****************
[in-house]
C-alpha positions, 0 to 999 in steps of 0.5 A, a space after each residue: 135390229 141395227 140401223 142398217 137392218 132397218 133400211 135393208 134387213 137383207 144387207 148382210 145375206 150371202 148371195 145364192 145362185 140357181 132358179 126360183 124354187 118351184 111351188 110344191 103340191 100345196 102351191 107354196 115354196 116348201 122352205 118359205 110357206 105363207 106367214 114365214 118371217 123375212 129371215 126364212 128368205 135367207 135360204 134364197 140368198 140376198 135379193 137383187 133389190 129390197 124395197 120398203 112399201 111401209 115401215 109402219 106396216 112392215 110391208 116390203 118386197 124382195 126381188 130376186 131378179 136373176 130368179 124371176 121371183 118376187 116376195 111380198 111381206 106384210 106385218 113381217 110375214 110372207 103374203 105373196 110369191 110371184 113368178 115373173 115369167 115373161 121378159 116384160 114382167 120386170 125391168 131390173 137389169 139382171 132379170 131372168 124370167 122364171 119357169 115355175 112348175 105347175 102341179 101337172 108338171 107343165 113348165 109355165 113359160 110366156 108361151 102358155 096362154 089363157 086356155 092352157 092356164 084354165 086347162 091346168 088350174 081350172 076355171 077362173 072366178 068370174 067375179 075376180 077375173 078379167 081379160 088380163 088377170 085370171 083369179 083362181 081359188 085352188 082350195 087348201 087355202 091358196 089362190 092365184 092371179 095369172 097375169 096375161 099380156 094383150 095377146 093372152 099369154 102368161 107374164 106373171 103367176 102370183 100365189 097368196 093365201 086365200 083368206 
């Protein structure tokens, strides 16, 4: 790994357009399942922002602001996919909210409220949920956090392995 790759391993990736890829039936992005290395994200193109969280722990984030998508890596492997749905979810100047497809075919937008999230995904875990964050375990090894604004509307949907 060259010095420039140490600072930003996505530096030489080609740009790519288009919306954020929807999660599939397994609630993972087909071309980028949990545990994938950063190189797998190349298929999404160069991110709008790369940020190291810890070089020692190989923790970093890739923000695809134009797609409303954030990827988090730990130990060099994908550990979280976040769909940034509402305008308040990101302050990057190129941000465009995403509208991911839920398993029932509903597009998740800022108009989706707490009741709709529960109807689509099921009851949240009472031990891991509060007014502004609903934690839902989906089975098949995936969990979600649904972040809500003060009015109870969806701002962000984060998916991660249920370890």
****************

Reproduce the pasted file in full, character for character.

[in-house]
C-alpha positions, 0 to 999 in steps of 0.5 A, a space after each residue: 135390229 141395227 140401223 142398217 137392218 132397218 133400211 135393208 134387213 137383207 144387207 148382210 145375206 150371202 148371195 145364192 145362185 140357181 132358179 126360183 124354187 118351184 111351188 110344191 103340191 100345196 102351191 107354196 115354196 116348201 122352205 118359205 110357206 105363207 106367214 114365214 118371217 123375212 129371215 126364212 128368205 135367207 135360204 134364197 140368198 140376198 135379193 137383187 133389190 129390197 124395197 120398203 112399201 111401209 115401215 109402219 106396216 112392215 110391208 116390203 118386197 124382195 126381188 130376186 131378179 136373176 130368179 124371176 121371183 118376187 116376195 111380198 111381206 106384210 106385218 113381217 110375214 110372207 103374203 105373196 110369191 110371184 113368178 115373173 115369167 115373161 121378159 116384160 114382167 120386170 125391168 131390173 137389169 139382171 132379170 131372168 124370167 122364171 119357169 115355175 112348175 105347175 102341179 101337172 108338171 107343165 113348165 109355165 113359160 110366156 108361151 102358155 096362154 089363157 086356155 092352157 092356164 084354165 086347162 091346168 088350174 081350172 076355171 077362173 072366178 068370174 067375179 075376180 077375173 078379167 081379160 088380163 088377170 085370171 083369179 083362181 081359188 085352188 082350195 087348201 087355202 091358196 089362190 092365184 092371179 095369172 097375169 096375161 099380156 094383150 095377146 093372152 099369154 102368161 107374164 106373171 103367176 102370183 100365189 097368196 093365201 086365200 083368206 
């Protein structure tokens, strides 16, 4: 790994357009399942922002602001996919909210409220949920956090392995 790759391993990736890829039936992005290395994200193109969280722990984030998508890596492997749905979810100047497809075919937008999230995904875990964050375990090894604004509307949907 060259010095420039140490600072930003996505530096030489080609740009790519288009919306954020929807999660599939397994609630993972087909071309980028949990545990994938950063190189797998190349298929999404160069991110709008790369940020190291810890070089020692190989923790970093890739923000695809134009797609409303954030990827988090730990130990060099994908550990979280976040769909940034509402305008308040990101302050990057190129941000465009995403509208991911839920398993029932509903597009998740800022108009989706707490009741709709529960109807689509099921009851949240009472031990891991509060007014502004609903934690839902989906089975098949995936969990979600649904972040809500003060009015109870969806701002962000984060998916991660249920370890």